Pub quizzes can be a popular draw on quieter nights. We visited the Abel Heywood in Manchester to find out how its themed quizzes have helped put the pub on the map.

 Q1. Who was Abel Heywood?


Pub-goers in Manchester may be most familiar with the name as that of the new boutique pub and hotel that has been attracting hundreds of people to its themed pub quizzes.

The orignial Abel Heywood was dedicated to producing affordable newspapers and carrying out public works in the 1860s and 70s. But unless the next quiz they run is on the subject of "radical publishers and mayors", the name will remain better known as this Hyde's pub in the city's Northern Quarter.

Deputy manager Olivia Allen runs the pub with her brother Alex and the fortnightly quiz with her "Quizzly Bears" partner Katherine Molyneux. The quiz has proved so successful it has run at other pubs in the estate.

Q2. What makes this quiz different?

Well, they are all themed, for a start. The team launched with one about American sitcom Friends, which proved to be almost as popular as a Rachel haircut was in the mid-1990s. "It ended up being a complete sell-out and we did it over the pub's two floors," says Olivia. "We got 135 people coming to that and then the next one was Harry Potter."

Others have followed, including Buffy the Vampire Slayer, Alan Partridge, and Back to the Future.

Rounds are a mixture of straight questions on the topic, picture rounds and the slightly more obscure. The Partridge quiz included a "smell my cheese" round, where quizzers were blindfolded and had to guess the cheese on their plates, in reference to one of the show's famous lines.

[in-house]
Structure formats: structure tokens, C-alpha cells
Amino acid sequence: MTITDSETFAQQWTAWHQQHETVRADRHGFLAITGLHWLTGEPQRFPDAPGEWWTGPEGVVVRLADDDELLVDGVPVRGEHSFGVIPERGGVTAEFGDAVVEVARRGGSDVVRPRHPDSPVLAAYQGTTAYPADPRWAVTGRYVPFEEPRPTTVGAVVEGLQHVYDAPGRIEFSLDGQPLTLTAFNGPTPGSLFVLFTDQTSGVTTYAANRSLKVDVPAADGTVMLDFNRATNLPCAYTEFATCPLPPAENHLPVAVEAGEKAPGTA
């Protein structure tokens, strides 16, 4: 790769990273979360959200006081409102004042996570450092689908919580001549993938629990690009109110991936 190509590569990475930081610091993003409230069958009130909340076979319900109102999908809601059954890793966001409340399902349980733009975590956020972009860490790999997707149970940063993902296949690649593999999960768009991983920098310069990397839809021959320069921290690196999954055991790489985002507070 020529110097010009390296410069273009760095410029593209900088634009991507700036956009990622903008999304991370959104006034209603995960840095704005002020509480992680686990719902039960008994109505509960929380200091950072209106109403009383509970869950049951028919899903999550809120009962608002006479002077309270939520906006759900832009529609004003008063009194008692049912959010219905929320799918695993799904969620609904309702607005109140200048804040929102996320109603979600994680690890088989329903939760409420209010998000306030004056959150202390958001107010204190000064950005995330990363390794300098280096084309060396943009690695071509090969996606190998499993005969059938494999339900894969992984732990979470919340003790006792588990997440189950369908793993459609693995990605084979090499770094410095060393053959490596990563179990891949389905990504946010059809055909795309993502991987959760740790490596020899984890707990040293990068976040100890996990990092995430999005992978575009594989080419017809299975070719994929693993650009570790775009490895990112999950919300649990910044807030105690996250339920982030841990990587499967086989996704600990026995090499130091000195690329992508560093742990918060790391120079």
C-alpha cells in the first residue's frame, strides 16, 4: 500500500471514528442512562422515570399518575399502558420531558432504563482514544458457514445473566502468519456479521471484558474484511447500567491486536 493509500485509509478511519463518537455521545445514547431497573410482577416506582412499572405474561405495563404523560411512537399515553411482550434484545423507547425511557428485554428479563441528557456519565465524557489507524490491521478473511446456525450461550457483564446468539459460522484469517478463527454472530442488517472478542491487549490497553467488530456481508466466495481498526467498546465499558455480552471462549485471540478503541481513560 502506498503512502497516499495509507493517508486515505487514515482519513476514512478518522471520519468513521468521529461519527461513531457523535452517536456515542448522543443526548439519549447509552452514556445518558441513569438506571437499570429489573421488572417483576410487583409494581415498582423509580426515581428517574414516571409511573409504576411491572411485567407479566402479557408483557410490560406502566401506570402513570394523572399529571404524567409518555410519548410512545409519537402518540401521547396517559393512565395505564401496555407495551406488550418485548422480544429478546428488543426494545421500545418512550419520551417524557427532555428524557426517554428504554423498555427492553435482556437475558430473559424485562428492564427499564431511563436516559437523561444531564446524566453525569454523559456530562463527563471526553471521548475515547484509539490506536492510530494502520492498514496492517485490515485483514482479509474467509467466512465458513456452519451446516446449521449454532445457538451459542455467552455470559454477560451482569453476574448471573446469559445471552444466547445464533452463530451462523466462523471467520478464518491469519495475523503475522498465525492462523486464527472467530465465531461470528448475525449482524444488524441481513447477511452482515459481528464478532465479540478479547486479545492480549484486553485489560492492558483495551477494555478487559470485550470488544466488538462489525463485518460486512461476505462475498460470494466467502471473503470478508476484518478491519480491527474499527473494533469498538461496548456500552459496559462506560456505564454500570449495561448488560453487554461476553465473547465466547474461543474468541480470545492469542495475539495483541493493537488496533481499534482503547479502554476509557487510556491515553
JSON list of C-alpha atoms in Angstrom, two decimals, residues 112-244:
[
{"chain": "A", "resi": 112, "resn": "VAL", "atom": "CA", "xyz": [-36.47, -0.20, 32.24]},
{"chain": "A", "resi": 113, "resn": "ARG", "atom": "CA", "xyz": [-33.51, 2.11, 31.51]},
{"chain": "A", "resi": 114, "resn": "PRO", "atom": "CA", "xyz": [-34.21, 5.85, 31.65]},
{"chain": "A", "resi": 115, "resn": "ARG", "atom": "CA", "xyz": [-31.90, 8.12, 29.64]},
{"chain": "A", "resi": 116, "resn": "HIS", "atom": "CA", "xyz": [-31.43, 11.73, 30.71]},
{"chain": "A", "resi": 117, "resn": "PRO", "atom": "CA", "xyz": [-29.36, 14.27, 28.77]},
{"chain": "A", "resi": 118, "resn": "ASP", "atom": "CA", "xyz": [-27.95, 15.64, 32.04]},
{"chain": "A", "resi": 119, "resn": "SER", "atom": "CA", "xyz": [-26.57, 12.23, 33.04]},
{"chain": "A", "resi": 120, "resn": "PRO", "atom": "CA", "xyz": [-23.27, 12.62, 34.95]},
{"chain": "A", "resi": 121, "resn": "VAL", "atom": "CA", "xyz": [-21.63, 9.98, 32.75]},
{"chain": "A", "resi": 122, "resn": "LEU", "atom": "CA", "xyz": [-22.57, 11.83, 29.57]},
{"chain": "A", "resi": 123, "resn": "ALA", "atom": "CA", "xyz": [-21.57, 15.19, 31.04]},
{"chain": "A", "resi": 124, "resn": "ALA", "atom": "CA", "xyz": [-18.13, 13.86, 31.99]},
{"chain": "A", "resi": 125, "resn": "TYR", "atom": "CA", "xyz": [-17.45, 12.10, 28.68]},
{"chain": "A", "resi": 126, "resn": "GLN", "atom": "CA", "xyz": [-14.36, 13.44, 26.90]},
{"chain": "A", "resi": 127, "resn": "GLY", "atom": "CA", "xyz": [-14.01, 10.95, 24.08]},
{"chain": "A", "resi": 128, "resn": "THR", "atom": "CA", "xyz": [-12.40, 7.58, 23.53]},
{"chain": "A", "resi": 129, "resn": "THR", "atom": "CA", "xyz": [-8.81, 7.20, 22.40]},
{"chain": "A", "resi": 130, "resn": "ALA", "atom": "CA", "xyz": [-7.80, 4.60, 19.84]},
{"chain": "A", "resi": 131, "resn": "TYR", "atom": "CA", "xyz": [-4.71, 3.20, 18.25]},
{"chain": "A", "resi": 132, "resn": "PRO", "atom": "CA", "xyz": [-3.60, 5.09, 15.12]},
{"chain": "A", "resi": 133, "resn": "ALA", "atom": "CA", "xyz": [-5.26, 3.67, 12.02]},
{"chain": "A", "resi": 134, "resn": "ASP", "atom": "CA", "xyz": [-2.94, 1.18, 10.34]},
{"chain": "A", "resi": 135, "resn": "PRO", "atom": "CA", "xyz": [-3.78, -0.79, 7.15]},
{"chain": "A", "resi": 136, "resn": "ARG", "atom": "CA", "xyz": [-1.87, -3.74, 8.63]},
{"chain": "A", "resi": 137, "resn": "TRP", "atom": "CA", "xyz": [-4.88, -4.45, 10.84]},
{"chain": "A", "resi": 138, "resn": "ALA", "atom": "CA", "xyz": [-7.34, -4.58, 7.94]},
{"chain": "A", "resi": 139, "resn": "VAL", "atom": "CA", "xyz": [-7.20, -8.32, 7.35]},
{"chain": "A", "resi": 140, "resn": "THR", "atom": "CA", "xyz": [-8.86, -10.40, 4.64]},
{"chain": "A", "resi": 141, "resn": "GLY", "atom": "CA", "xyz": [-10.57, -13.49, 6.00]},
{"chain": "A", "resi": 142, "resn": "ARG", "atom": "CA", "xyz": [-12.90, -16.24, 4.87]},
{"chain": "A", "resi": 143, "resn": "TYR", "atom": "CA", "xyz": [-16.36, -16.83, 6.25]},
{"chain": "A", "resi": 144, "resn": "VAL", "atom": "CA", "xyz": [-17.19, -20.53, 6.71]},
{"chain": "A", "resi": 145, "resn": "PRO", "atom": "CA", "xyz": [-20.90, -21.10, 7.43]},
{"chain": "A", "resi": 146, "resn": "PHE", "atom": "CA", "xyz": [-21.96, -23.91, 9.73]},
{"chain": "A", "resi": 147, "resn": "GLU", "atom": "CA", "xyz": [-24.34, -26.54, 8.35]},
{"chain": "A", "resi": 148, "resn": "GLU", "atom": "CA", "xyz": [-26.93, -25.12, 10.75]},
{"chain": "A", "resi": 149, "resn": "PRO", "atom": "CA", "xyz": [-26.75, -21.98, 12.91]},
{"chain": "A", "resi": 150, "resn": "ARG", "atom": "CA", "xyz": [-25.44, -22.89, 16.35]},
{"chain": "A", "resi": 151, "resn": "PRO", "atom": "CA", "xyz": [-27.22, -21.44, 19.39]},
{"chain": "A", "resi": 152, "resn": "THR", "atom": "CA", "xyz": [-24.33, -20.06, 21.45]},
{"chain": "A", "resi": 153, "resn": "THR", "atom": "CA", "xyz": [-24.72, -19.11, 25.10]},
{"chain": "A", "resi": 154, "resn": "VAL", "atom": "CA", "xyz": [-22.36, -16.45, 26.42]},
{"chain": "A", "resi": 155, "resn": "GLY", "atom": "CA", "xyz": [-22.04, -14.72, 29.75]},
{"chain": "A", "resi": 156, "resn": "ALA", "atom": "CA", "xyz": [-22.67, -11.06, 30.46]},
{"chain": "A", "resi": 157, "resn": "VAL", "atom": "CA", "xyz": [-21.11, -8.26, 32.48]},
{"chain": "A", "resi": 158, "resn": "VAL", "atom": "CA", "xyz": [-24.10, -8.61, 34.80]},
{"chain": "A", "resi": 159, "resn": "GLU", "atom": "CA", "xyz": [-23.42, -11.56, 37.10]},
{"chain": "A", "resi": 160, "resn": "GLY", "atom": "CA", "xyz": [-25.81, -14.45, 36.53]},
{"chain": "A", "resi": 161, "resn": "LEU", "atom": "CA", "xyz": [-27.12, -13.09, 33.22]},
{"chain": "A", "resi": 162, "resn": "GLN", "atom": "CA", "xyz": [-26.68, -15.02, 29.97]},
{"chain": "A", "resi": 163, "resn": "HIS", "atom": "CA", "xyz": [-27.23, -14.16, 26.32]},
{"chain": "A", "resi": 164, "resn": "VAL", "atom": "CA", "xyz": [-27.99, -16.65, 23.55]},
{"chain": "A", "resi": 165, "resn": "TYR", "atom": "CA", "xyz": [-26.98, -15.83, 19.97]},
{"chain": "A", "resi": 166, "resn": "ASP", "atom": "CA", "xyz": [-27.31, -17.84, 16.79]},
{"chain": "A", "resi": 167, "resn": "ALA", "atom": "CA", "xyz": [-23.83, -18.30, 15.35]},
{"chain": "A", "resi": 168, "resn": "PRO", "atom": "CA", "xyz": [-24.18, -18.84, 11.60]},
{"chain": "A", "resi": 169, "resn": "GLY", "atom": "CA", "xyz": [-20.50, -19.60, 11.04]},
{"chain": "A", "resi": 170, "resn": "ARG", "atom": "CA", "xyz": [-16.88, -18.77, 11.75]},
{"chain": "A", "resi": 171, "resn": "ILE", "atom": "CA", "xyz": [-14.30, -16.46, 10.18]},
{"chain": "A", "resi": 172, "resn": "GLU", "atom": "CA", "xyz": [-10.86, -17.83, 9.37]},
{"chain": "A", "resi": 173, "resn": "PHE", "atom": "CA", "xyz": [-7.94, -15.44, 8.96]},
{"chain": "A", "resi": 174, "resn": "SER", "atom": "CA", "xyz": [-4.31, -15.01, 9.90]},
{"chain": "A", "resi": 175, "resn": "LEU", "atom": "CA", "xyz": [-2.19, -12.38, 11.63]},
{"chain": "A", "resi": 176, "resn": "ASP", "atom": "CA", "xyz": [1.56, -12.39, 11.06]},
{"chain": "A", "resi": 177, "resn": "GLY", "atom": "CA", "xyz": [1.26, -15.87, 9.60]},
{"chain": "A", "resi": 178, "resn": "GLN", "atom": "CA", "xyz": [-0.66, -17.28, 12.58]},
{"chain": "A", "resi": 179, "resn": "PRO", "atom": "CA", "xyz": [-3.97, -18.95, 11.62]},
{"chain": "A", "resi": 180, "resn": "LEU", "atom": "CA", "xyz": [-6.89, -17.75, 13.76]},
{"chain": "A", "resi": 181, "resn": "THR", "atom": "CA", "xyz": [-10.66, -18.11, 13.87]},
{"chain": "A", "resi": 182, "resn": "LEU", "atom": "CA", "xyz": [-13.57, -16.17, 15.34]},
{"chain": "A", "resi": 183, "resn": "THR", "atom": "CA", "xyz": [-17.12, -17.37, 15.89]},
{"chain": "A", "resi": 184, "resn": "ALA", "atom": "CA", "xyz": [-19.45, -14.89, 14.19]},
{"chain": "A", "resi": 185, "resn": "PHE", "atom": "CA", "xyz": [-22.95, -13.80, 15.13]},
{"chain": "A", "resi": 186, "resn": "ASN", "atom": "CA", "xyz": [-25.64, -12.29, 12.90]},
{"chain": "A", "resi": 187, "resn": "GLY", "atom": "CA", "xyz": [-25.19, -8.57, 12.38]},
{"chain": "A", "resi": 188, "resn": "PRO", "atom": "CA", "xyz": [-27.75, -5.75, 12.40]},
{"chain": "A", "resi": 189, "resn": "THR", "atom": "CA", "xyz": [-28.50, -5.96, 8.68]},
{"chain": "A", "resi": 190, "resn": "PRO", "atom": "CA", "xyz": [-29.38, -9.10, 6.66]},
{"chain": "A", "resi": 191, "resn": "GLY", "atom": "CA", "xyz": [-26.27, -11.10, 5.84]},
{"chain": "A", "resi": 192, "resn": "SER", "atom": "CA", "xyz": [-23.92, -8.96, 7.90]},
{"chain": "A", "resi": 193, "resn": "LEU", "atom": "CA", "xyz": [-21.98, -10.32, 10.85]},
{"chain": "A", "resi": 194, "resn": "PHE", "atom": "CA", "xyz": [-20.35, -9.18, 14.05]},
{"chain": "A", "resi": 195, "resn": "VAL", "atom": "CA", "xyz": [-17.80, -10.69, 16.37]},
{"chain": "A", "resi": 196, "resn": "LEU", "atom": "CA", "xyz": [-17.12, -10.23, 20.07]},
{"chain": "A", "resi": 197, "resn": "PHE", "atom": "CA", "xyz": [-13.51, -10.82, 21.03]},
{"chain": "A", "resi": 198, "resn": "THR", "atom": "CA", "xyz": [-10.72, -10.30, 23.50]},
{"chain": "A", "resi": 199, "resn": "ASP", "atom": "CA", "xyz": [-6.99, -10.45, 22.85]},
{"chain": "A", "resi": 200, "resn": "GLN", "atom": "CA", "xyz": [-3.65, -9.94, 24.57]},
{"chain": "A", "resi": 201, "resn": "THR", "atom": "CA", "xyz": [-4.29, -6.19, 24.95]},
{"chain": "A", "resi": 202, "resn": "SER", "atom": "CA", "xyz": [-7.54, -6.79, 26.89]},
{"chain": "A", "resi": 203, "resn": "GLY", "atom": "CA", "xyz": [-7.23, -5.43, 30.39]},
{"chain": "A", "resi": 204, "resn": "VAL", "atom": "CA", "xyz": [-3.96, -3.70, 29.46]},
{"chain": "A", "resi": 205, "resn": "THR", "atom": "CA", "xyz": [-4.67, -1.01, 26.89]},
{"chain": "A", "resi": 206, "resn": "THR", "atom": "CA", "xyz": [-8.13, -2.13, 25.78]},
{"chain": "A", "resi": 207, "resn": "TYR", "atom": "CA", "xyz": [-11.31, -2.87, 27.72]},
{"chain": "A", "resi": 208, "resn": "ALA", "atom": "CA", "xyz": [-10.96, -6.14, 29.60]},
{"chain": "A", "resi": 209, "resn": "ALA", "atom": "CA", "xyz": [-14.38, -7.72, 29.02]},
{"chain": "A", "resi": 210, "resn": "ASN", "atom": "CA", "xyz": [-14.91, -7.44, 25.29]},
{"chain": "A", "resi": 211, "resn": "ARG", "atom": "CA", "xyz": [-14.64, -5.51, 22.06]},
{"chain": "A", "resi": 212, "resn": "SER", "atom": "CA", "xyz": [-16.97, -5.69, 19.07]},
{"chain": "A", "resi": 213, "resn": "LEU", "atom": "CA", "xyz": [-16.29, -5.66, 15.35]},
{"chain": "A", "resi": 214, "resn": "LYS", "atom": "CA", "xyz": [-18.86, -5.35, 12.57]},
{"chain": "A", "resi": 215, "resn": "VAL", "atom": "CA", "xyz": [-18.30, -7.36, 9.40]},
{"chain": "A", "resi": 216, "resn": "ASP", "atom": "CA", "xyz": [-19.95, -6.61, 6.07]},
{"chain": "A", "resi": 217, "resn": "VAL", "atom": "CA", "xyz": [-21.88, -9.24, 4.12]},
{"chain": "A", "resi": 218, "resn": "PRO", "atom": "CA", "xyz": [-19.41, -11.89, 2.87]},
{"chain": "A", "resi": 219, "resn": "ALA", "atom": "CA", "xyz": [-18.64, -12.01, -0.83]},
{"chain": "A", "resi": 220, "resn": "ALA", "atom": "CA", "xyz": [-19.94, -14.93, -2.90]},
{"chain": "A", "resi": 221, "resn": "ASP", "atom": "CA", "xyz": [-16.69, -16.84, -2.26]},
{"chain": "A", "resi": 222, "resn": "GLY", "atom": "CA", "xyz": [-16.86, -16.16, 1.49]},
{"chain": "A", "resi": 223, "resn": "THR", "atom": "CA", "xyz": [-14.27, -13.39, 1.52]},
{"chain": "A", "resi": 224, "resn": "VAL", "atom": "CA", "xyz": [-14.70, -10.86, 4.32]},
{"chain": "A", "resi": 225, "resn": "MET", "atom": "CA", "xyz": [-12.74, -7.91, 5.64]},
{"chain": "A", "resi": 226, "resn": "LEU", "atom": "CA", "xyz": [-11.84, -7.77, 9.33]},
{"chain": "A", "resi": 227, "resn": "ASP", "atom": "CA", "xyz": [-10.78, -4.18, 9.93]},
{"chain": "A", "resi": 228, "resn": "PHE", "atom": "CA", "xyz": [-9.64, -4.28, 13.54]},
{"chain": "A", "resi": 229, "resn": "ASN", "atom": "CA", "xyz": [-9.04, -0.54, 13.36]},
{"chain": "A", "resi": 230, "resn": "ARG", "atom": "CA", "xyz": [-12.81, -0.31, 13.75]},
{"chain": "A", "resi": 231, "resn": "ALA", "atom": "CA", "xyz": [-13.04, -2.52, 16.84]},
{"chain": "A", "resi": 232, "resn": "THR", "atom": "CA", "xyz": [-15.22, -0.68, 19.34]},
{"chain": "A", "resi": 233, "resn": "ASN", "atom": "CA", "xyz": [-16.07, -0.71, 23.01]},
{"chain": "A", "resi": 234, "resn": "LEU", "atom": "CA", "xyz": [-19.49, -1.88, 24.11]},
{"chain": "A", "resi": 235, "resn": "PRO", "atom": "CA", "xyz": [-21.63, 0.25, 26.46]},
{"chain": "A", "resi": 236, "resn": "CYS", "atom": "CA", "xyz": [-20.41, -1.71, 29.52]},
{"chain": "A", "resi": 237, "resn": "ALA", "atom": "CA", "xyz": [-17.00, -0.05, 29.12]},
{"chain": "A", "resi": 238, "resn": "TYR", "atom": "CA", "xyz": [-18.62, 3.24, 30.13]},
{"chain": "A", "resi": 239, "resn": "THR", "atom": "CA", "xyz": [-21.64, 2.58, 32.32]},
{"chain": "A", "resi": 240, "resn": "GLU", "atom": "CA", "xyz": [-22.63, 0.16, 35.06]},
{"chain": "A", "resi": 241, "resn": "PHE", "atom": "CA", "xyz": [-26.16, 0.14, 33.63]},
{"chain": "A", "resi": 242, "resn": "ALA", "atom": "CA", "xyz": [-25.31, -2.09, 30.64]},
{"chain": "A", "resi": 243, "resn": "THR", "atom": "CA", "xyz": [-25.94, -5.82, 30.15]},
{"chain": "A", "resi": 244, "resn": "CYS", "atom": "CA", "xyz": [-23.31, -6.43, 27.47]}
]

Customers are encouraged to make suggestions for future quiz themes.

Q3. What can you win?

 


As you would expect of a quiz that puts the emphasis on fun, the prizes are in keeping with the rest of the event.
Olivia explains: "There are first and second prizes, usually a little bit of alcohol and something themed to the quiz. For our Manchester quiz we had a Manchester Cluedo edition.

"We do spot prizes such as best tweet, so we get people to tweet us throughout using the hashtag #AbelsQuiz. We also do best team name and booby prize for last place, though nobody normally claims that one."

This also means that entry is inexpensive, with teams paying £2 per person or £10 for a team with a maximum of six people. All proceeds go to charity.

Q4. Does the encouragement of using phones for social media not lead to cheating?

Olivia says this is combatted by running through questions fairly swiftly and taking in answer sheets to mark after the first couple of rounds. This speeds up marking and provides a time slot for customers to engage in social media activity.

"We have been getting more tweets with that window and people don't get their phones out during the quiz," says Olivia.

Q5. What's in it for the pub?
"The quizzes are usually on Wednesdays and without the quiz, depending on how big it is, the difference tends to be around £2,000 to £2,500. We notice a massive increase in food sales. Our chef Jamie has been theming the menus to the quiz. Recently 60 per cent of people ate before a quiz," says Olivia.

As well as the increase in turnover the quizzes create noise on social media and encourage both repeat and new customers through the doors.

Q6. What next?
The quiz has developed a corporate string to its bow with local companies booking their own quizzes at the pub.

Olivia says: "It's a great space for a quiz, whether they want us to do it or they want to do it themselves. They book the space and we take on food and drink."